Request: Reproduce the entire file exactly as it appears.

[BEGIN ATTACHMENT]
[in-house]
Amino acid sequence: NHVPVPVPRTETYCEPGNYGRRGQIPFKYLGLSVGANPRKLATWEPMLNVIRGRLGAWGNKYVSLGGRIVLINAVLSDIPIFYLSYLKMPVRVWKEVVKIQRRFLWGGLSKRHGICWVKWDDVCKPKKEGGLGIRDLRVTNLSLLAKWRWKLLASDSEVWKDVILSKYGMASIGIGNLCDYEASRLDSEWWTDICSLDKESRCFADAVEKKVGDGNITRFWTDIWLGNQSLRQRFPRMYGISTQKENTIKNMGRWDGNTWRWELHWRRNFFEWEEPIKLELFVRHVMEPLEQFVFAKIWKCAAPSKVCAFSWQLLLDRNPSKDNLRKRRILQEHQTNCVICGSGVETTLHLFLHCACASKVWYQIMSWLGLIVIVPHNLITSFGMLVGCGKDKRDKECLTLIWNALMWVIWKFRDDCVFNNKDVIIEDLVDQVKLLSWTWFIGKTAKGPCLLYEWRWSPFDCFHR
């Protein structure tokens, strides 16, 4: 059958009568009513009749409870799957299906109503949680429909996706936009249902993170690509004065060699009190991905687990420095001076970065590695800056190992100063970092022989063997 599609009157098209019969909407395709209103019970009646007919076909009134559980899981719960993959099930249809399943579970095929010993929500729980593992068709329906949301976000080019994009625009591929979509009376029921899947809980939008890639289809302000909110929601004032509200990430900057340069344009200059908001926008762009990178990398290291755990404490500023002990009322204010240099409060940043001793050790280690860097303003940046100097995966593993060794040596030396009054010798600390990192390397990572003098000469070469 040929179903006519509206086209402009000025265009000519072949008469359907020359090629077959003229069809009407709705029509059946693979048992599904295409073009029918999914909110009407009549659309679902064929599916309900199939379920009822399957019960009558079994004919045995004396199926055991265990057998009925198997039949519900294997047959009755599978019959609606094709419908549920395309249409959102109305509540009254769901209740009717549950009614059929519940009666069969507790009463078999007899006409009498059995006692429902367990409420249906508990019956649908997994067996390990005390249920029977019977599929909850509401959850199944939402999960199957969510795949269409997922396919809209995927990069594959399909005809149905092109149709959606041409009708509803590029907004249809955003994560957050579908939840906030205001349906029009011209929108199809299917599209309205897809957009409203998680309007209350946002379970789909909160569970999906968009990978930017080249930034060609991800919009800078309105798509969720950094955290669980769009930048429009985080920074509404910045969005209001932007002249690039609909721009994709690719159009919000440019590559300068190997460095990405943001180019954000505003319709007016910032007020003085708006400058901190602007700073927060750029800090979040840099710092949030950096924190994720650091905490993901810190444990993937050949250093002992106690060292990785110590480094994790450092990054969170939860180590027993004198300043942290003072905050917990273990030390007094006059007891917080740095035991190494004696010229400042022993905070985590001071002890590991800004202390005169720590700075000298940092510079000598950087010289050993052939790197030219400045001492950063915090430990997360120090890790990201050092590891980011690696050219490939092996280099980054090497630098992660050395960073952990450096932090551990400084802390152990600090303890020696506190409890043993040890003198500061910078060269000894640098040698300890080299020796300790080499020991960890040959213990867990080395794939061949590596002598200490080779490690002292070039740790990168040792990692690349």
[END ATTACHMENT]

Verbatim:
[in-house]
Amino acid sequence: NHVPVPVPRTETYCEPGNYGRRGQIPFKYLGLSVGANPRKLATWEPMLNVIRGRLGAWGNKYVSLGGRIVLINAVLSDIPIFYLSYLKMPVRVWKEVVKIQRRFLWGGLSKRHGICWVKWDDVCKPKKEGGLGIRDLRVTNLSLLAKWRWKLLASDSEVWKDVILSKYGMASIGIGNLCDYEASRLDSEWWTDICSLDKESRCFADAVEKKVGDGNITRFWTDIWLGNQSLRQRFPRMYGISTQKENTIKNMGRWDGNTWRWELHWRRNFFEWEEPIKLELFVRHVMEPLEQFVFAKIWKCAAPSKVCAFSWQLLLDRNPSKDNLRKRRILQEHQTNCVICGSGVETTLHLFLHCACASKVWYQIMSWLGLIVIVPHNLITSFGMLVGCGKDKRDKECLTLIWNALMWVIWKFRDDCVFNNKDVIIEDLVDQVKLLSWTWFIGKTAKGPCLLYEWRWSPFDCFHR
């Protein structure tokens, strides 16, 4: 059958009568009513009749409870799957299906109503949680429909996706936009249902993170690509004065060699009190991905687990420095001076970065590695800056190992100063970092022989063997 599609009157098209019969909407395709209103019970009646007919076909009134559980899981719960993959099930249809399943579970095929010993929500729980593992068709329906949301976000080019994009625009591929979509009376029921899947809980939008890639289809302000909110929601004032509200990430900057340069344009200059908001926008762009990178990398290291755990404490500023002990009322204010240099409060940043001793050790280690860097303003940046100097995966593993060794040596030396009054010798600390990192390397990572003098000469070469 040929179903006519509206086209402009000025265009000519072949008469359907020359090629077959003229069809009407709705029509059946693979048992599904295409073009029918999914909110009407009549659309679902064929599916309900199939379920009822399957019960009558079994004919045995004396199926055991265990057998009925198997039949519900294997047959009755599978019959609606094709419908549920395309249409959102109305509540009254769901209740009717549950009614059929519940009666069969507790009463078999007899006409009498059995006692429902367990409420249906508990019956649908997994067996390990005390249920029977019977599929909850509401959850199944939402999960199957969510795949269409997922396919809209995927990069594959399909005809149905092109149709959606041409009708509803590029907004249809955003994560957050579908939840906030205001349906029009011209929108199809299917599209309205897809957009409203998680309007209350946002379970789909909160569970999906968009990978930017080249930034060609991800919009800078309105798509969720950094955290669980769009930048429009985080920074509404910045969005209001932007002249690039609909721009994709690719159009919000440019590559300068190997460095990405943001180019954000505003319709007016910032007020003085708006400058901190602007700073927060750029800090979040840099710092949030950096924190994720650091905490993901810190444990993937050949250093002992106690060292990785110590480094994790450092990054969170939860180590027993004198300043942290003072905050917990273990030390007094006059007891917080740095035991190494004696010229400042022993905070985590001071002890590991800004202390005169720590700075000298940092510079000598950087010289050993052939790197030219400045001492950063915090430990997360120090890790990201050092590891980011690696050219490939092996280099980054090497630098992660050395960073952990450096932090551990400084802390152990600090303890020696506190409890043993040890003198500061910078060269000894640098040698300890080299020796300790080499020991960890040959213990867990080395794939061949590596002598200490080779490690002292070039740790990168040792990692690349």